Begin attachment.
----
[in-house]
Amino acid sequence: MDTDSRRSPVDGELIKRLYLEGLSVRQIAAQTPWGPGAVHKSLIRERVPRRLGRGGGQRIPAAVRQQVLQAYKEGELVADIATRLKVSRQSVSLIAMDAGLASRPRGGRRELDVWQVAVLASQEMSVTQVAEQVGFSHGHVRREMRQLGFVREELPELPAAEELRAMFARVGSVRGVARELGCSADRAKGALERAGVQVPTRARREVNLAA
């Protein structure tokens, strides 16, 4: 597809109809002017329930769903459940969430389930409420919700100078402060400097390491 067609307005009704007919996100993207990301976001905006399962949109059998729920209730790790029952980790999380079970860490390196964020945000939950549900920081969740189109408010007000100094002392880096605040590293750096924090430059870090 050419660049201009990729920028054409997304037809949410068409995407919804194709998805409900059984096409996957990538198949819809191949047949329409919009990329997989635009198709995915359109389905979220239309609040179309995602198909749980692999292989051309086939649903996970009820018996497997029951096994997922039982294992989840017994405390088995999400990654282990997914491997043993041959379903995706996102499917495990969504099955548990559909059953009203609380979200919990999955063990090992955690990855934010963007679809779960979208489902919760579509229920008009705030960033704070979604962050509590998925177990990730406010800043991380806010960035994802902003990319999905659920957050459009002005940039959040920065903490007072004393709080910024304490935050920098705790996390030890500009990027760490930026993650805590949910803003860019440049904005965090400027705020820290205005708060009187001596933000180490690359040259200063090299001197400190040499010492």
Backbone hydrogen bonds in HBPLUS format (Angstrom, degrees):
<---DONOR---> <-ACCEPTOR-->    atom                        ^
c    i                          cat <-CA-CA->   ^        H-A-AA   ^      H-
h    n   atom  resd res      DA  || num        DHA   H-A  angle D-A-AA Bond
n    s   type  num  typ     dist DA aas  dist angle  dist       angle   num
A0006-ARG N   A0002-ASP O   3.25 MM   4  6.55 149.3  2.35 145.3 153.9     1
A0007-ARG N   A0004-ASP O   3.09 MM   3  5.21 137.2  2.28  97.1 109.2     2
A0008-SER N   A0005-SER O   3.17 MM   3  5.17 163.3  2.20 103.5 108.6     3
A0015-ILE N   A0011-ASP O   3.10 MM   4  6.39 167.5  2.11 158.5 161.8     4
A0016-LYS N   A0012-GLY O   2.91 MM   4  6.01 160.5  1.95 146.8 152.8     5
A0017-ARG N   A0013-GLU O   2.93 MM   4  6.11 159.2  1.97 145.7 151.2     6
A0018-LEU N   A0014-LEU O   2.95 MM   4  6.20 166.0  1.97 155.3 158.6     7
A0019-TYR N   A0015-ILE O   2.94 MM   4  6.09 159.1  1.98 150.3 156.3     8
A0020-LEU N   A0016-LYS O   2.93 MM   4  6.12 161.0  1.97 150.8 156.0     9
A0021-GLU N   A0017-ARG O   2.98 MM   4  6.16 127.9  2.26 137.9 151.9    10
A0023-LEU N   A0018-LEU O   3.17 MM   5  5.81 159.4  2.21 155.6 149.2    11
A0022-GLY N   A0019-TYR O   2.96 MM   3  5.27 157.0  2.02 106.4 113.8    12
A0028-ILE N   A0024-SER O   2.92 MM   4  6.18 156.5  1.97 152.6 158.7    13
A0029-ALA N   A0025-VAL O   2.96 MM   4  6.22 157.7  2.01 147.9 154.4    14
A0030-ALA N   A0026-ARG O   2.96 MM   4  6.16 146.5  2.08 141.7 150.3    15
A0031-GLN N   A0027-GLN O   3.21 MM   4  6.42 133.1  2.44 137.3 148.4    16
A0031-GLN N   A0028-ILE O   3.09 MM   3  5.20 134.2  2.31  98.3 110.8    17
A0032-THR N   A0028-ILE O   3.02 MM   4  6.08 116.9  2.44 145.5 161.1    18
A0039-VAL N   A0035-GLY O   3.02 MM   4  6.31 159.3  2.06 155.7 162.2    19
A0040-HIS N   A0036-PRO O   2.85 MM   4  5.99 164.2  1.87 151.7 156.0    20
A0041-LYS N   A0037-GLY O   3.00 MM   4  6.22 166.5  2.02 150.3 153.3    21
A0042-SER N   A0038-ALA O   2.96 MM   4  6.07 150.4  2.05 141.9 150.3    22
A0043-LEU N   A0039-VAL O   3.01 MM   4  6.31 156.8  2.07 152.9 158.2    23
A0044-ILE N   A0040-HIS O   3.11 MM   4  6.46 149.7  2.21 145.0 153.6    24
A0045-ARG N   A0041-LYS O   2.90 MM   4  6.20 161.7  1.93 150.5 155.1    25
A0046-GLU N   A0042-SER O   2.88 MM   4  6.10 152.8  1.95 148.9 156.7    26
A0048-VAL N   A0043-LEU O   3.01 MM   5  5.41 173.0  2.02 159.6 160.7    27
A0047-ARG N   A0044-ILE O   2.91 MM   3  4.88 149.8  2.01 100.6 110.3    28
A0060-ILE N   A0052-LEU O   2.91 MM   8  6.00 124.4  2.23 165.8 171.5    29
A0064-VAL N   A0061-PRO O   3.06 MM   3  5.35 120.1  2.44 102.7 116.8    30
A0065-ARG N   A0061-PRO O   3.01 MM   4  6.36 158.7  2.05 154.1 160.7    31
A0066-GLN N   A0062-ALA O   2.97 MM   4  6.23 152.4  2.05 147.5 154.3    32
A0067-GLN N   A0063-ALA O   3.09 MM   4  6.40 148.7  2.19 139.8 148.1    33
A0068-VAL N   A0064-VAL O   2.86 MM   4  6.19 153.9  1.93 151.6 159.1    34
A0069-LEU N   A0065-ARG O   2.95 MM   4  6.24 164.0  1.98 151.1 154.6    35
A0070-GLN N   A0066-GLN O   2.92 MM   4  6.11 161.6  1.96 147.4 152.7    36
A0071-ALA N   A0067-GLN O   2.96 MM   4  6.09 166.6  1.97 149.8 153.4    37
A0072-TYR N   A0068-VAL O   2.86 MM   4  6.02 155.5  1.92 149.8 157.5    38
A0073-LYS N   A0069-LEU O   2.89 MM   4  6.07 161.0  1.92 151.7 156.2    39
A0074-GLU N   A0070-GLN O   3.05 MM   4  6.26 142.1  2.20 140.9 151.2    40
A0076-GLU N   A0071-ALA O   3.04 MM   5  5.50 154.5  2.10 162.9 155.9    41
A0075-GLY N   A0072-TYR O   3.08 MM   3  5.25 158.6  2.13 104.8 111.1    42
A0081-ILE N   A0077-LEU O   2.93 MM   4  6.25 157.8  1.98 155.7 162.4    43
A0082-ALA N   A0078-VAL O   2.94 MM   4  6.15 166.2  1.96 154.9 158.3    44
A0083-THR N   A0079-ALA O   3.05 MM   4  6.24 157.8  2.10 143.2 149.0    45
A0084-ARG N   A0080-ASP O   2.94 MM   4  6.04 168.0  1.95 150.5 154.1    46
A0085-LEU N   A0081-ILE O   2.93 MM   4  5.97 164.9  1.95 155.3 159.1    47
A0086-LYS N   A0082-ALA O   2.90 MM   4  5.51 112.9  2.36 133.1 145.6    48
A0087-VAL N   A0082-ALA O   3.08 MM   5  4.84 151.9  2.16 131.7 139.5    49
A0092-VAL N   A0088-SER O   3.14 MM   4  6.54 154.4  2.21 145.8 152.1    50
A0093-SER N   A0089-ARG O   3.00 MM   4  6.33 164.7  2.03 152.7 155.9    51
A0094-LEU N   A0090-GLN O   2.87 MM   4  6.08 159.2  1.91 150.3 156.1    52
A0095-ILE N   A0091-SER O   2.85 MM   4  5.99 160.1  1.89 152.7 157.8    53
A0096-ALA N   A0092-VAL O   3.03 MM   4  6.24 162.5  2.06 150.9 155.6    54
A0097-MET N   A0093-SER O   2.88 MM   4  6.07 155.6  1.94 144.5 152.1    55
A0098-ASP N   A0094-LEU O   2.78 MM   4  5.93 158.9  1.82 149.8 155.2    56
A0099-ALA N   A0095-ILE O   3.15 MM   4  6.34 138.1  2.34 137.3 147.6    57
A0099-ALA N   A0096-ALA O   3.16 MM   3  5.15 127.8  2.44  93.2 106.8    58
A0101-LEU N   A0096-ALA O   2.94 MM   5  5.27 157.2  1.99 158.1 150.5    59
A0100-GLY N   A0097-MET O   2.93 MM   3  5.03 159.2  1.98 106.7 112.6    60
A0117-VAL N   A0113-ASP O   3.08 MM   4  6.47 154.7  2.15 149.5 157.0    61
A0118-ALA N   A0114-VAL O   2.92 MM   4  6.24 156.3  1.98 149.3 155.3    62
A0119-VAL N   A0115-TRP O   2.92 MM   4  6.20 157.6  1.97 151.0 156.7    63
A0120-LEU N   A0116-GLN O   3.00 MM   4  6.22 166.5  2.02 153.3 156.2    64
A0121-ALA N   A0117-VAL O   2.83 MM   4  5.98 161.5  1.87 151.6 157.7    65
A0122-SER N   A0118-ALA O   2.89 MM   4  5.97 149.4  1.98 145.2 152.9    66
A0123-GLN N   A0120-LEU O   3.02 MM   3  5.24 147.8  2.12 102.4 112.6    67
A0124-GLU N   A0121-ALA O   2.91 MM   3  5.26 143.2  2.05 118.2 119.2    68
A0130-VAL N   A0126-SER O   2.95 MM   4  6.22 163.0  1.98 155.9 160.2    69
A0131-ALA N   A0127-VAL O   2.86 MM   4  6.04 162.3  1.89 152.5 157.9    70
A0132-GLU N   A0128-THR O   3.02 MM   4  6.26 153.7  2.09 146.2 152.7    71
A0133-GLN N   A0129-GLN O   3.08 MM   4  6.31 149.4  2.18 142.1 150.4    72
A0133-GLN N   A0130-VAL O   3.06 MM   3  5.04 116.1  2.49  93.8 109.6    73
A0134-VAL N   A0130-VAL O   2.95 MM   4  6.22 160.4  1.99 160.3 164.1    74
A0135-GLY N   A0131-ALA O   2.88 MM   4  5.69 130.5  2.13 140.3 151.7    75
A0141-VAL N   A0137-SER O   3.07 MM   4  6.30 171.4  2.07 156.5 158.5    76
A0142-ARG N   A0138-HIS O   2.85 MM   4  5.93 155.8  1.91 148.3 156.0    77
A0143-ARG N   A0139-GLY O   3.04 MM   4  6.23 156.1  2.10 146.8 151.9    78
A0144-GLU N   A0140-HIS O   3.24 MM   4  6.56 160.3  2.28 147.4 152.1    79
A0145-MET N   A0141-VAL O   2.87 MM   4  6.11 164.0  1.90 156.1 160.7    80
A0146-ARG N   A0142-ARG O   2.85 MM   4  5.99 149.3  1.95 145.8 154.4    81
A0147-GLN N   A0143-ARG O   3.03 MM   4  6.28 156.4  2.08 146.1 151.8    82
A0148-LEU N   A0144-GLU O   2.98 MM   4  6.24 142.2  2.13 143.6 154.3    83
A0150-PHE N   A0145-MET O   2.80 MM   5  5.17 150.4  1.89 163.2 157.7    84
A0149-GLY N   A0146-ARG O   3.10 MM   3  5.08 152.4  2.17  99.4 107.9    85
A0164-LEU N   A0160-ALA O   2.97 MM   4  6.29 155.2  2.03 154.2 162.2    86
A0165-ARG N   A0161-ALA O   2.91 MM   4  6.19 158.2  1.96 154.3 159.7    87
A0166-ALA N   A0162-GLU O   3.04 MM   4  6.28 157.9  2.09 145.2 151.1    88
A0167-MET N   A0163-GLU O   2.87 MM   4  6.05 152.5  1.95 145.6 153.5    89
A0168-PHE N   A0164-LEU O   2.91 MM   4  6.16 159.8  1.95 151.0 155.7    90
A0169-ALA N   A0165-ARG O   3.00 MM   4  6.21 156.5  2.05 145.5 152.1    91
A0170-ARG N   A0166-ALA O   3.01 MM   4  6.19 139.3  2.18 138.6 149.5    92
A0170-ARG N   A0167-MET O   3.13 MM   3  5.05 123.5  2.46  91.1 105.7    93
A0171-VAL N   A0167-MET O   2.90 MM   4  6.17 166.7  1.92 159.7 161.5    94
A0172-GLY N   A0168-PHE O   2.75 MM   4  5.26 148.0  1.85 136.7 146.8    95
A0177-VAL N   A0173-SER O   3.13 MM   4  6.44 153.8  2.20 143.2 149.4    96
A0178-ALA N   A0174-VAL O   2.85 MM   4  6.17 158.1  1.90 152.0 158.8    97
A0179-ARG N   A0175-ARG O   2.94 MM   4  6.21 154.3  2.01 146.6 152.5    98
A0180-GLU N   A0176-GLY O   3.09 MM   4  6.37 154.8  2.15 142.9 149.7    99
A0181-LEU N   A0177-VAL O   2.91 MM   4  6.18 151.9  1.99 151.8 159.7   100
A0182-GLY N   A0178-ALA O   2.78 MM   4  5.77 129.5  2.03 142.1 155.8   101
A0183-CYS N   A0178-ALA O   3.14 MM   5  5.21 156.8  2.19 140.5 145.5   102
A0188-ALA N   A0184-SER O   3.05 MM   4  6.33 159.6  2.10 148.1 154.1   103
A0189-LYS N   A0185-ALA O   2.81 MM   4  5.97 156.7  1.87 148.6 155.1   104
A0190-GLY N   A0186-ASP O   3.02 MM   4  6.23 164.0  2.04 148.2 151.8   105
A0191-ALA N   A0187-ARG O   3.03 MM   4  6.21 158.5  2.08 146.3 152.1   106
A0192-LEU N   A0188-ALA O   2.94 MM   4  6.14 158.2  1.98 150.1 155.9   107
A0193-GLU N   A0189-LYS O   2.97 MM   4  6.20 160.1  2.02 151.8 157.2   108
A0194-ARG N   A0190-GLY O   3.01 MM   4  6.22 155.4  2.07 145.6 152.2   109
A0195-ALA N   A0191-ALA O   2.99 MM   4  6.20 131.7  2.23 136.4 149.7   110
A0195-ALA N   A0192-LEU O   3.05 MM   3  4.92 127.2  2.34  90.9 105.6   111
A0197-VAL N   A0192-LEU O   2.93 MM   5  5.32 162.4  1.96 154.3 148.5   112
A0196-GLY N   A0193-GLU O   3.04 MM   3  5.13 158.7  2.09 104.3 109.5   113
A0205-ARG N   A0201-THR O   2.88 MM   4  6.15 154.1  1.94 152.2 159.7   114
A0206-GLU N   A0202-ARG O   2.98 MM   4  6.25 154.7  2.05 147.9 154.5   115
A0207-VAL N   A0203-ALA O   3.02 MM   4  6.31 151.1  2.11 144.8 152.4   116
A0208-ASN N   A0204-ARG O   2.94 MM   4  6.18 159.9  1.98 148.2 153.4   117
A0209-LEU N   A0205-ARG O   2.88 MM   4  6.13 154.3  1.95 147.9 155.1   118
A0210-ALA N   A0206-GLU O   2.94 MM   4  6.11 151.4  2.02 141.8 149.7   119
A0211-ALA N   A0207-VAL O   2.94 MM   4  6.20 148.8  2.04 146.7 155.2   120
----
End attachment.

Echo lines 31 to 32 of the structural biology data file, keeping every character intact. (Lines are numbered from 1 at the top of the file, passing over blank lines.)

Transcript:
A0043-LEU N   A0039-VAL O   3.01 MM   4  6.31 156.8  2.07 152.9 158.2    23
A0044-ILE N   A0040-HIS O   3.11 MM   4  6.46 149.7  2.21 145.0 153.6    24